White House chef Henry Haller confirmed the Nixons loved fresh California and Florida fruits. Fruit salad is perfect. The book contains dozens of tasty recipes. Desserts are generally the most portable. The Nixon section of the White House Family Cookbook offers recipes for these family favorites: Sponge Cake, Apple Charlotte, Boston Cream Pie,
Tricia's Chocolate Chip Cookies, and Sequoia Brownies. Francois Rysavy's A Treasury of White House Cooking offers these family favorites: Broiled Grapefruit, Pat's Corn Souffle, Pat Nixon's Angel Pie, President Nixon's Favorite Tamale Pie, Pat Nixon's Avocado Salad, and Glorified Rice A La Nixon. Your local public librarian will be happy to help you get a copy of this book. If you have a really short deadline (due tomorrow?) let us know which recipe you want. We can fax or scan.

"Tricia's Chocolate Chip Cookies
After the pastry chef learned that Tricia Nixon often craved cookies, the White House kitchen was continually stocked with several different kinds of freshly baked treats...Tricia delighted in sampling everything baked by the White House pastry chef...

Makes 50 cookies

1 1/2 sticks (3/4 cup) butter, softened
3/4 cup sugar
1 egg
1 egg white
1 teaspoon salt
1 teaspoon baking soda
1 tablespoon water
1 teaspoon vanilla extract
2 1/2 cups cake flour
8 ounces semisweet chocolate chips
1. Preheat oven to 350 degrees F. Grease baking sheets and dust lightly with flour.
2. In a mixing bowl, cream butter with sugar. Beat in egg, egg white, and salt.
3. In a small bowl, dissolve in water; add to batter, and stir in vanilla.
4. Stir in flour until well-blended.
5. Fold in chocolate chips; do not overmix.
6. Drop by teaspoonfuls onto prepared baking sheets; leave 1 1/2 inches between cookies to allow for spreading.
7. Bake on lower shelf of preheated oven for 15 minutes, or until golden.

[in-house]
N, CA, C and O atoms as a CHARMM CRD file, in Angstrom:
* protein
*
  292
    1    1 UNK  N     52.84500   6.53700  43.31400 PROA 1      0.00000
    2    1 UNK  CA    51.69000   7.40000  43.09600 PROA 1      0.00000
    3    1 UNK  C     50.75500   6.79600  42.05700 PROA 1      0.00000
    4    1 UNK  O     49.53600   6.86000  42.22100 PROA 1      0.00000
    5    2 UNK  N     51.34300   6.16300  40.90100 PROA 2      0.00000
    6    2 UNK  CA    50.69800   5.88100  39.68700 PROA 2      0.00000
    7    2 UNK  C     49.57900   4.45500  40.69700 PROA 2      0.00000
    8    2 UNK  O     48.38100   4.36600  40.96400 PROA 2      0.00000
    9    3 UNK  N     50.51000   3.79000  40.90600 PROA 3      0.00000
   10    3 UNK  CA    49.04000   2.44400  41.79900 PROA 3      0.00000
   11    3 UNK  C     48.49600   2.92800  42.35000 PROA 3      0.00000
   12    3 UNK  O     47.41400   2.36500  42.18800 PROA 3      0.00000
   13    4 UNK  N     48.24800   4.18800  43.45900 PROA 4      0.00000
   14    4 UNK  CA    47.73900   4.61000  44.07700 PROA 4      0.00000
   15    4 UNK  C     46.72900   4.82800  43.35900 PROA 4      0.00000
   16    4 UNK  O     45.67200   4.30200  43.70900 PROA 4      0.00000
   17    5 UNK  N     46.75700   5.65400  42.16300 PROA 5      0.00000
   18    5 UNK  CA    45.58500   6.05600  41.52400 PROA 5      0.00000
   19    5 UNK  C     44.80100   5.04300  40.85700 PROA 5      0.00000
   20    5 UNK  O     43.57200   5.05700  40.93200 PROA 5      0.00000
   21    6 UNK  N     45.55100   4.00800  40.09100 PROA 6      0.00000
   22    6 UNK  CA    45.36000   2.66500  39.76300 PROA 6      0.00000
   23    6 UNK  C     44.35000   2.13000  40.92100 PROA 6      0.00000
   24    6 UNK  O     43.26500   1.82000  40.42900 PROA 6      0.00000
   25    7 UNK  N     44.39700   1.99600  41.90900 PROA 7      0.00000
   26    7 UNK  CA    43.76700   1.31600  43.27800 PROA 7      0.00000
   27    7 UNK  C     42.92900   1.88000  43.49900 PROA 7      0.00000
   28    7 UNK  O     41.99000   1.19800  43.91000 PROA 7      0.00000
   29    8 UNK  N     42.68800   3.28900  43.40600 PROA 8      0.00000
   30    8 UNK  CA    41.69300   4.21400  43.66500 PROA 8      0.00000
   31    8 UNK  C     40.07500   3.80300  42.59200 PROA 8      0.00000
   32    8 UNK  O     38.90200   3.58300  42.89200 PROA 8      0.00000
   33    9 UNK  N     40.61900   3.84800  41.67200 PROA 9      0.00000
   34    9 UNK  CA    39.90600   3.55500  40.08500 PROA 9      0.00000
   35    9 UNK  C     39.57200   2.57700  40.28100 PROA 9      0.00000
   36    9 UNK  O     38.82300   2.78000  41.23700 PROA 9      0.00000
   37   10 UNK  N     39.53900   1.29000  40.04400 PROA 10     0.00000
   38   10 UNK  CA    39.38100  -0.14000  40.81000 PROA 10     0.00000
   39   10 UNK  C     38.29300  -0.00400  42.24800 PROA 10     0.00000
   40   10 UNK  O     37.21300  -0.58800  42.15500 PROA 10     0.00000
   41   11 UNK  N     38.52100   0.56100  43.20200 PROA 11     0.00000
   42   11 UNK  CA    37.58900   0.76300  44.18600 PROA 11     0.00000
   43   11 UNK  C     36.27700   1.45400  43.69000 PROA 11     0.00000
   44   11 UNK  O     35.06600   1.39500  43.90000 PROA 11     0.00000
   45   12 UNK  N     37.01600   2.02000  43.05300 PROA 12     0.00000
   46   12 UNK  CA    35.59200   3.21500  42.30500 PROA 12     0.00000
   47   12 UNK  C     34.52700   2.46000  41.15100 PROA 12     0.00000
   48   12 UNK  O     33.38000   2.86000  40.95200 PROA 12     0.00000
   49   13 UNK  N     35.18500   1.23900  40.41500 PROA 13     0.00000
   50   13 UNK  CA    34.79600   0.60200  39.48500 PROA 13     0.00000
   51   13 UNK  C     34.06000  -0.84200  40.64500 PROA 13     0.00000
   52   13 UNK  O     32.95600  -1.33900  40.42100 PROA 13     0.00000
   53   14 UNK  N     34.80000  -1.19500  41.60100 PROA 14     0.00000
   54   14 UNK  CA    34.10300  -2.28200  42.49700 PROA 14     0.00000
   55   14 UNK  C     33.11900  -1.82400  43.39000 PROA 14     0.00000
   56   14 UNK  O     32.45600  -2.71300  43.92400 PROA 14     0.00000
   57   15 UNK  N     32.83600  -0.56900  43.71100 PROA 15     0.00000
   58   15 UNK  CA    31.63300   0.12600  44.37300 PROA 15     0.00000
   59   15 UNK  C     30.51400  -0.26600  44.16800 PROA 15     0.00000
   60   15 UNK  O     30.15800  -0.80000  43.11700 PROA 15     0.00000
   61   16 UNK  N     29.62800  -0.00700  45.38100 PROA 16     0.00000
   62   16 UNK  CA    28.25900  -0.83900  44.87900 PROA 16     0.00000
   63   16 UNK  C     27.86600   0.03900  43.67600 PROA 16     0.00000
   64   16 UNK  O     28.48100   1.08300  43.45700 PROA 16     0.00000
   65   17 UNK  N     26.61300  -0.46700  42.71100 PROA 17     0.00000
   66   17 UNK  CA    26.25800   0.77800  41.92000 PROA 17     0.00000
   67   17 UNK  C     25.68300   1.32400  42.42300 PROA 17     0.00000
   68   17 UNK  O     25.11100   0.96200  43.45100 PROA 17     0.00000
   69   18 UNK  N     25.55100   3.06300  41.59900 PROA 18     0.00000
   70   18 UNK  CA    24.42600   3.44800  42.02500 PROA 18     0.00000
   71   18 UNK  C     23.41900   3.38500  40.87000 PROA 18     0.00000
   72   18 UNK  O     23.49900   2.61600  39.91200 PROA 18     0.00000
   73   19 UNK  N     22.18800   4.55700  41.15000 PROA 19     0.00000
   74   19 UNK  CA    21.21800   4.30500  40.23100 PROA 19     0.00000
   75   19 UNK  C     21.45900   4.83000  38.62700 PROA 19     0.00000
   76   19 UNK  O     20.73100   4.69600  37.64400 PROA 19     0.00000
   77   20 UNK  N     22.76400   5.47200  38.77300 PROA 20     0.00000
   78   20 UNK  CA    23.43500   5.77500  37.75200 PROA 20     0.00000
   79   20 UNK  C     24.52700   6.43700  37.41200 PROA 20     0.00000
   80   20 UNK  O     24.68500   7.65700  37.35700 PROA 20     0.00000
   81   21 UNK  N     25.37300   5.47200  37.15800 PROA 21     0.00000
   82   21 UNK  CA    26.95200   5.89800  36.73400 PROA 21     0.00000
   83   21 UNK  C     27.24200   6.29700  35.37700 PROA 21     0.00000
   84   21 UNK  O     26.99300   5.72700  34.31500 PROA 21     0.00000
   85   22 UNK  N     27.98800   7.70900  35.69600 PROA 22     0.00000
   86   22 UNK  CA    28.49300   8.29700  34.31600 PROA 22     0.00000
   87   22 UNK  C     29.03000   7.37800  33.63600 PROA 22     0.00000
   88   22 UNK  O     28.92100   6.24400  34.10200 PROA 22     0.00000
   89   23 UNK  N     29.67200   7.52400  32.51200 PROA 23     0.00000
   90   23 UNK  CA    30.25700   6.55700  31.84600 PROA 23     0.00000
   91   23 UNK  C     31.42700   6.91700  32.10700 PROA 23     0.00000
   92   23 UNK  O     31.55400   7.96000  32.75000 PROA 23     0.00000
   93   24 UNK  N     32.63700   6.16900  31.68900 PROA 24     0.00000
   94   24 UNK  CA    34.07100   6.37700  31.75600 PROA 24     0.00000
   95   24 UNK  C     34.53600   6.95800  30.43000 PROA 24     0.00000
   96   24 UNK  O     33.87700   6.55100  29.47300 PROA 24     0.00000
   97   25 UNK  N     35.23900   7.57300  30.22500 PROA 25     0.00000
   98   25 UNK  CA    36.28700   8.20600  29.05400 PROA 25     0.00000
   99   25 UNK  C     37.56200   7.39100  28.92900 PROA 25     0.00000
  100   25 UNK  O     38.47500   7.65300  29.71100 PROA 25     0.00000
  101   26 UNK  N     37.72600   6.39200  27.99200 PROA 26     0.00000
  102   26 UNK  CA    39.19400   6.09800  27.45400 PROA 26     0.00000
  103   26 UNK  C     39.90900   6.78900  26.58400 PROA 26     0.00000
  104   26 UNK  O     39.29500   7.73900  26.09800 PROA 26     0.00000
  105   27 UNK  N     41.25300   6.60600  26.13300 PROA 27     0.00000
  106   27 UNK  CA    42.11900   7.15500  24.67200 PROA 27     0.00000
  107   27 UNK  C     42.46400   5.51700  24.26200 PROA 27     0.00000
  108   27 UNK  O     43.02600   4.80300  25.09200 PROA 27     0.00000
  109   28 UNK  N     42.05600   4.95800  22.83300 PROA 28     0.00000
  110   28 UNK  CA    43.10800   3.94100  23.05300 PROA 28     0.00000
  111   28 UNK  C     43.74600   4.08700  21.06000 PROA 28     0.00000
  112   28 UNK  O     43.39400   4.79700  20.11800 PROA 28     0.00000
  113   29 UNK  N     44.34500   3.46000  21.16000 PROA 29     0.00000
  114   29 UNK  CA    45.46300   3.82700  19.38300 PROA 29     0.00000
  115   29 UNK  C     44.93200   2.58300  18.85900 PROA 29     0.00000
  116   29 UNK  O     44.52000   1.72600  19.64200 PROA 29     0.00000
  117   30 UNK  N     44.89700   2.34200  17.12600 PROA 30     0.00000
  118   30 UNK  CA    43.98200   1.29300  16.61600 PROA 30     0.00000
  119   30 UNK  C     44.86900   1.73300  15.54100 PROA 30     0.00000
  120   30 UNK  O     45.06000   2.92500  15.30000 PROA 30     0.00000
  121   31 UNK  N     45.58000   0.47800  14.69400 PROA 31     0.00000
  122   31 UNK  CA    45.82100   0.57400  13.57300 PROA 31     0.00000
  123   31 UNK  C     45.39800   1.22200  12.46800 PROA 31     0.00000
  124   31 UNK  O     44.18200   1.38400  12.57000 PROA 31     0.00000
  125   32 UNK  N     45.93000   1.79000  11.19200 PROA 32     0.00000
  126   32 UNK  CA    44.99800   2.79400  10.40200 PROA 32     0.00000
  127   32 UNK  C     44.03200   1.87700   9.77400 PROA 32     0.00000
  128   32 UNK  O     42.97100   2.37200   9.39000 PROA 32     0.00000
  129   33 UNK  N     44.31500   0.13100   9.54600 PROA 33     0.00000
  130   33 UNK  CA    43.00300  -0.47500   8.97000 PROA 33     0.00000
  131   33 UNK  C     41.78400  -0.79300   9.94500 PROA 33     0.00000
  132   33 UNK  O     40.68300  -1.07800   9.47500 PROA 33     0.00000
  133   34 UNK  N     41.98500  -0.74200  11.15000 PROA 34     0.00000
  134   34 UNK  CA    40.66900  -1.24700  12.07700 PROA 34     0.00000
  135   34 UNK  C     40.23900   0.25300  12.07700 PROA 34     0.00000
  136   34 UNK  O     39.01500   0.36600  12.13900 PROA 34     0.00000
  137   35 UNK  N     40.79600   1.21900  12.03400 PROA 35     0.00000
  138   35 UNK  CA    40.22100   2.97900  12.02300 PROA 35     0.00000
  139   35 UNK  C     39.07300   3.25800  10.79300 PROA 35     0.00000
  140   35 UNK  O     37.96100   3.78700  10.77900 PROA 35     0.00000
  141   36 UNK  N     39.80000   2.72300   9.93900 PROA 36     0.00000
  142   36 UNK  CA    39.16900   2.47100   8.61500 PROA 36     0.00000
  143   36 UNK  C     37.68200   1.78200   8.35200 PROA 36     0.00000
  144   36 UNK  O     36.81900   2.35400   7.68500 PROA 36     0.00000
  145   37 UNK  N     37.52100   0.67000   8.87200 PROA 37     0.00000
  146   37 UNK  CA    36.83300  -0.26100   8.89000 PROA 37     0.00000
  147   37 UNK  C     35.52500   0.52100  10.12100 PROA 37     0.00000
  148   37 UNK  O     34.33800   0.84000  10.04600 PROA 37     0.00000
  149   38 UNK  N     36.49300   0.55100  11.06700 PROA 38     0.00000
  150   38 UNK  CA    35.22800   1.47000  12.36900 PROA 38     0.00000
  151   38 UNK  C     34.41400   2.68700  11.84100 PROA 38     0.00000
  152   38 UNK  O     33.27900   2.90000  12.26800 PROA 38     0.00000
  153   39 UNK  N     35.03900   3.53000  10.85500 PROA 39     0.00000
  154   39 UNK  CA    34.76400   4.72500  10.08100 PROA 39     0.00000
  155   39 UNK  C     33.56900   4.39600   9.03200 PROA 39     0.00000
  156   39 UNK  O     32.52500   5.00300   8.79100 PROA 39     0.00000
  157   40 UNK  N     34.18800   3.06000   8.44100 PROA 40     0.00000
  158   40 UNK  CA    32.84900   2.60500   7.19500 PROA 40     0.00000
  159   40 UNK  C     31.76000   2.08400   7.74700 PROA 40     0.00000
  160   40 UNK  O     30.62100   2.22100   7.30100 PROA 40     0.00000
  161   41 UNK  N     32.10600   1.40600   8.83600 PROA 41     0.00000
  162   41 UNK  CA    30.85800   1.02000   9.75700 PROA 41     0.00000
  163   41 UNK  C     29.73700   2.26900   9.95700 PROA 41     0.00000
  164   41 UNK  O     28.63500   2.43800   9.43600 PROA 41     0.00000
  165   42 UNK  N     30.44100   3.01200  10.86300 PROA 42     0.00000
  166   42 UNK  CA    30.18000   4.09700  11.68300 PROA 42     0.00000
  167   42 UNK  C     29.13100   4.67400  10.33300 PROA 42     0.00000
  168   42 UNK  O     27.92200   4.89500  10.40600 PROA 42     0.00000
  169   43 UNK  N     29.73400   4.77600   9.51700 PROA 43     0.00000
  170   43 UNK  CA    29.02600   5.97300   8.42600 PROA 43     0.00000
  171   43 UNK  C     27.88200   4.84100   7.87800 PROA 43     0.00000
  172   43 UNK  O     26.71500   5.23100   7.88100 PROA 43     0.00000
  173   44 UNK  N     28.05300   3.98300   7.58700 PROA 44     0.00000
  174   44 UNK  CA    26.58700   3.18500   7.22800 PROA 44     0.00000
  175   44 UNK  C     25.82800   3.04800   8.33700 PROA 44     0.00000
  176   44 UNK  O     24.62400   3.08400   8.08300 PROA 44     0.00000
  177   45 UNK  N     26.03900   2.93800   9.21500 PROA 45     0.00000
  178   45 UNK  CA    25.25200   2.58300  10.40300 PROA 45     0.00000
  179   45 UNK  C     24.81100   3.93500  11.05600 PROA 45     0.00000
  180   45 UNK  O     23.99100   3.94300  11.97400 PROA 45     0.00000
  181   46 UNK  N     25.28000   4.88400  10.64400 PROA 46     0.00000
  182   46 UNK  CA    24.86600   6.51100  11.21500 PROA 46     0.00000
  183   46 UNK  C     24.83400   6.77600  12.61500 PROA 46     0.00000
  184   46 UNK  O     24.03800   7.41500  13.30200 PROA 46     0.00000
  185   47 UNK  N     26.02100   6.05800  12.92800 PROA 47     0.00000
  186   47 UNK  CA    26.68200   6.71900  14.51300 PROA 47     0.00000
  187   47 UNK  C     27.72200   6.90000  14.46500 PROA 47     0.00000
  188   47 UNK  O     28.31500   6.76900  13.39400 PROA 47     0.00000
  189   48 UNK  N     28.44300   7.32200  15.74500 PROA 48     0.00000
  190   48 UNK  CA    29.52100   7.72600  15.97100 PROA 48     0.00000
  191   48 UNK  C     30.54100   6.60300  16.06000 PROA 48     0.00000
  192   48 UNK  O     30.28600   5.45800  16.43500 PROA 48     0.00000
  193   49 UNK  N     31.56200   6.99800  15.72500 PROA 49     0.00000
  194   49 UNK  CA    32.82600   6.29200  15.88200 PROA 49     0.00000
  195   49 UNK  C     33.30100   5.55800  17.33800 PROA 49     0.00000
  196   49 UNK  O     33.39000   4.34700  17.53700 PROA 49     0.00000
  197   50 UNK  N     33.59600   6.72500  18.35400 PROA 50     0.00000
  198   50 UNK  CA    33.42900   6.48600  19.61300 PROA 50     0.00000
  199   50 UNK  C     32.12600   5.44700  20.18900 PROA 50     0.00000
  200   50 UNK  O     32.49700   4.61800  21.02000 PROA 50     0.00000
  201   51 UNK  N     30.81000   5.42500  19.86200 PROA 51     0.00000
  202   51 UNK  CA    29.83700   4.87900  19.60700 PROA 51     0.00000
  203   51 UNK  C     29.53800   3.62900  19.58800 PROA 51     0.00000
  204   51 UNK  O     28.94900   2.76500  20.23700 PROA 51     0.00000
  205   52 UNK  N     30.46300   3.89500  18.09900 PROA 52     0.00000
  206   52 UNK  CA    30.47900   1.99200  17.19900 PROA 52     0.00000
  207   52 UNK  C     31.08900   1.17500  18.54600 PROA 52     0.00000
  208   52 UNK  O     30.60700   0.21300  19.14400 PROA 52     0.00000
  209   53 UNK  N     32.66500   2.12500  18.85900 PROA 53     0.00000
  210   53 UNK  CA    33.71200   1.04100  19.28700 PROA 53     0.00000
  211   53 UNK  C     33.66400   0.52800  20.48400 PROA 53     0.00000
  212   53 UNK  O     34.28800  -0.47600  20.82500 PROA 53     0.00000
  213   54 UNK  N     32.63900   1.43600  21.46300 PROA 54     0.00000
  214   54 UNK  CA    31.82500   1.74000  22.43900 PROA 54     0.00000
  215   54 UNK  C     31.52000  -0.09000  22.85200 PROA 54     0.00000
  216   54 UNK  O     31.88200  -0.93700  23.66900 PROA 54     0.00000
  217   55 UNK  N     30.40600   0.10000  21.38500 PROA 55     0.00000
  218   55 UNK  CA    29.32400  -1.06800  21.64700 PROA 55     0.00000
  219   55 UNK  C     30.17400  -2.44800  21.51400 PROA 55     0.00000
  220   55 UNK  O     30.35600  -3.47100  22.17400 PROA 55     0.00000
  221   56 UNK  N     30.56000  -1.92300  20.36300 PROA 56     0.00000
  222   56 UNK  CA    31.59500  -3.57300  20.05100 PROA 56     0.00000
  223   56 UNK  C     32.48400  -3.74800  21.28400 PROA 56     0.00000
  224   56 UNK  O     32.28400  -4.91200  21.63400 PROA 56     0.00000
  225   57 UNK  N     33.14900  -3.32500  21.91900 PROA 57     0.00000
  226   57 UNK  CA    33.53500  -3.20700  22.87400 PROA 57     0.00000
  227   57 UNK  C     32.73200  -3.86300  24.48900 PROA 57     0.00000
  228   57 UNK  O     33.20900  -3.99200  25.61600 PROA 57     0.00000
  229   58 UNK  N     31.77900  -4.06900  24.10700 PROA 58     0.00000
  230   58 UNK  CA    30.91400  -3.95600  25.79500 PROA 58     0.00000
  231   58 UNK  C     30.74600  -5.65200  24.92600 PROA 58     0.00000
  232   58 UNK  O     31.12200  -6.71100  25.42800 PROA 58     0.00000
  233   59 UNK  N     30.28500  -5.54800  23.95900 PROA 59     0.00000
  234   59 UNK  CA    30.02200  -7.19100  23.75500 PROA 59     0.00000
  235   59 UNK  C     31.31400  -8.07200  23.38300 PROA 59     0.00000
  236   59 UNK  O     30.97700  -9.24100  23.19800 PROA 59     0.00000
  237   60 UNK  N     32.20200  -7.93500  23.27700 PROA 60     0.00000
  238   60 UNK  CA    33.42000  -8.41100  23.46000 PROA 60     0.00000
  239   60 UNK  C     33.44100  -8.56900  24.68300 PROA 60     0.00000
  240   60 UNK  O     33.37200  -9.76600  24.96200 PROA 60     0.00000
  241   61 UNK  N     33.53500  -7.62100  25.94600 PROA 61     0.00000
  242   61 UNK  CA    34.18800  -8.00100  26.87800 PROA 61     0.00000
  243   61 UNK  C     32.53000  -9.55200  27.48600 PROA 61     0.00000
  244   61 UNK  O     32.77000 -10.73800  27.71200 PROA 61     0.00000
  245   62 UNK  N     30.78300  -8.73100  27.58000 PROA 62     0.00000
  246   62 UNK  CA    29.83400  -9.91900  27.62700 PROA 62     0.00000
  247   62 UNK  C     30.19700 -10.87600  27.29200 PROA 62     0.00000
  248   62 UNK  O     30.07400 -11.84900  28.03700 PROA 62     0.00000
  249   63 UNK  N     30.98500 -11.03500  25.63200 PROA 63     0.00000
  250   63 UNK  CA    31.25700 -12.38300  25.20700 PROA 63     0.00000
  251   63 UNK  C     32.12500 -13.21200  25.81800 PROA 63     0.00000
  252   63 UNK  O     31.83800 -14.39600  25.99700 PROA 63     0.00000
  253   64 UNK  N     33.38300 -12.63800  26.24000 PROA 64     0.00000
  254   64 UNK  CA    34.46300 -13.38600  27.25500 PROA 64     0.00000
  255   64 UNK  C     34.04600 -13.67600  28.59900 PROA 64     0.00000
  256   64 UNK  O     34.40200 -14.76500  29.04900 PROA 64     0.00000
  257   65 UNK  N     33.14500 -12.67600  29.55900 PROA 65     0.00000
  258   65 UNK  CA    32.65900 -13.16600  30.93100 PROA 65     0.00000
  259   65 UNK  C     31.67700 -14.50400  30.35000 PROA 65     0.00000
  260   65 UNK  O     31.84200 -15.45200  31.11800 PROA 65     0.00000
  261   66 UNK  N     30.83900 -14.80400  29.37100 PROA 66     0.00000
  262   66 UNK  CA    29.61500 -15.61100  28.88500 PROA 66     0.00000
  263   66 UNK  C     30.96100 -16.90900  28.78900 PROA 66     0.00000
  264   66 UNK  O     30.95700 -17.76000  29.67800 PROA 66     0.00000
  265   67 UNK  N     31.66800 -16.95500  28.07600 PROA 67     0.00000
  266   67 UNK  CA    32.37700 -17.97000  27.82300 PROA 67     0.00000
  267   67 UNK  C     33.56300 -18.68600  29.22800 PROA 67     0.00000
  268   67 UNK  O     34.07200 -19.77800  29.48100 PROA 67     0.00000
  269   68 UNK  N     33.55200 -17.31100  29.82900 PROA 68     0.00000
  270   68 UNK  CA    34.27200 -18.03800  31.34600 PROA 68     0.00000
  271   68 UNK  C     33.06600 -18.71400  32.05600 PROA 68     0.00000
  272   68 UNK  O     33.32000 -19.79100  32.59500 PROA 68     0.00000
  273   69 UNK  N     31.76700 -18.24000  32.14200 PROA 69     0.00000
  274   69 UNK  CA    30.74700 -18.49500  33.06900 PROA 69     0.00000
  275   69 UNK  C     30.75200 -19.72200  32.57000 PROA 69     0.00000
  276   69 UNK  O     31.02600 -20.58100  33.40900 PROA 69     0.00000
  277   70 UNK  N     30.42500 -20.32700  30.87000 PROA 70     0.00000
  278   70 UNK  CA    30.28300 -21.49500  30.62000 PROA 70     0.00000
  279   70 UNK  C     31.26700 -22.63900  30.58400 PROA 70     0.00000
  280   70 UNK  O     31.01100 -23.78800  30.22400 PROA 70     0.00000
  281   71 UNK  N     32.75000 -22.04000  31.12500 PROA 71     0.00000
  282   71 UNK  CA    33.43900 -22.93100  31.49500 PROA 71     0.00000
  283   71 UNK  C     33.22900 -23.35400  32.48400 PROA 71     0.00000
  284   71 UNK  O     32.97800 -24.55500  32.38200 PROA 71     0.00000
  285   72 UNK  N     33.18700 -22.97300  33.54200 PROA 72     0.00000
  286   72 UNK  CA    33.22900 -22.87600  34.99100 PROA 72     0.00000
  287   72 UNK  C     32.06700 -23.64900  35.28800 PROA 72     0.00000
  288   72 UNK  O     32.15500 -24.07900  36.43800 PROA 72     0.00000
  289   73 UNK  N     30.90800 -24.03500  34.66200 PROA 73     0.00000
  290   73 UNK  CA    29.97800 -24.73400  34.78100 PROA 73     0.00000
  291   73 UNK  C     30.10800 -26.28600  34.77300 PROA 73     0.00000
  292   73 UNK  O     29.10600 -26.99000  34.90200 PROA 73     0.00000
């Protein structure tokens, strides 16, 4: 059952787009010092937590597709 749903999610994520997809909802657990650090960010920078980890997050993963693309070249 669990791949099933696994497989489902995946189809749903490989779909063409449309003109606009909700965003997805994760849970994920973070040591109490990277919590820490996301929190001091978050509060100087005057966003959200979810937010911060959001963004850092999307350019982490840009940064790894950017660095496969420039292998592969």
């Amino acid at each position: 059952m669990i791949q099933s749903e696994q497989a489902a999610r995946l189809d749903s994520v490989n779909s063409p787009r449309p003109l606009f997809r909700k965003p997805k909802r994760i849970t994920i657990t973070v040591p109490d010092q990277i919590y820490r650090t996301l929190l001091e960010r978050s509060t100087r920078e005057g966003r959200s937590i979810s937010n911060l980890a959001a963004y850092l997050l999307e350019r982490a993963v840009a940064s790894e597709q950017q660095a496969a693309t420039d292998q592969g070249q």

8. Let cool on wire racks before serving; store in an airtight container."
---White House Family Cook Book,(p. 116-117)


Gerald Ford

"...President Ford had a healthy appetite and simple tastes. For breakfast, the President usually consumed...freshly squeesed orange juice, a piece of fresh fruit such as melon, one or two toasted English muffins with margarine and jam, and hot tea. Sunday breakfast was...a special meal...with the President's favorite: Golden Brown Waffles served with "the works"--strawberries and sour cream....The entire family joined the President in his enthusiasm for the hearty breakfast dish we caled the German Apple Pancake...Mrs. Ford requested that the kitchen serve bread baked fresh each day from her own recipe...Mrs. Ford's recipe yeilds a dense white bread that is perfect for toasting...[crab] soup became a favorite on the Ford family's dining table. The Fords often requested simple luncheon of soup and homemade bread...The menu for the Fords' first family dinner in the White House--prime rib, parsleyed new potatoes, green beans, salad, and ice cream-served as a reliable indicator of the meal that would follow. The Fords preferred plain all-American food, simple dishes that were hearty and nutritious...President Fod preferred a salad made with crisp Boston lettuce and finely sliced red onion, tossed with a small quantity of a peppery French dressing...family dinner favorites included...spareribs with sauerkraut, spaghetti and meatballs, burgers wrapped in bacon, liver and onions, and various casseroles. Dinner was typical served with a lighly cooked vegetable and a tossed salad. The Fords usually skipped a first course and included dessert only by request, for which the White House kitchen kept...fresh fruit and ice cream on hand... One of President Ford's favorite vegetables was cabbage...The Fords liked very lean pork chops simmered in red wine and served midewestern-style with braised red cabbage and apples...Prseident Ford requested that the sugar bowl be removed from the dining table as a symbol of their support for public protest against inflated sugar prices. One of the Fords' few dessert requests was for... lemon-flavored pudding...Susan's favorite treat was...Strawberry Shortcake...President Ford was very fond of fresh strawberries..."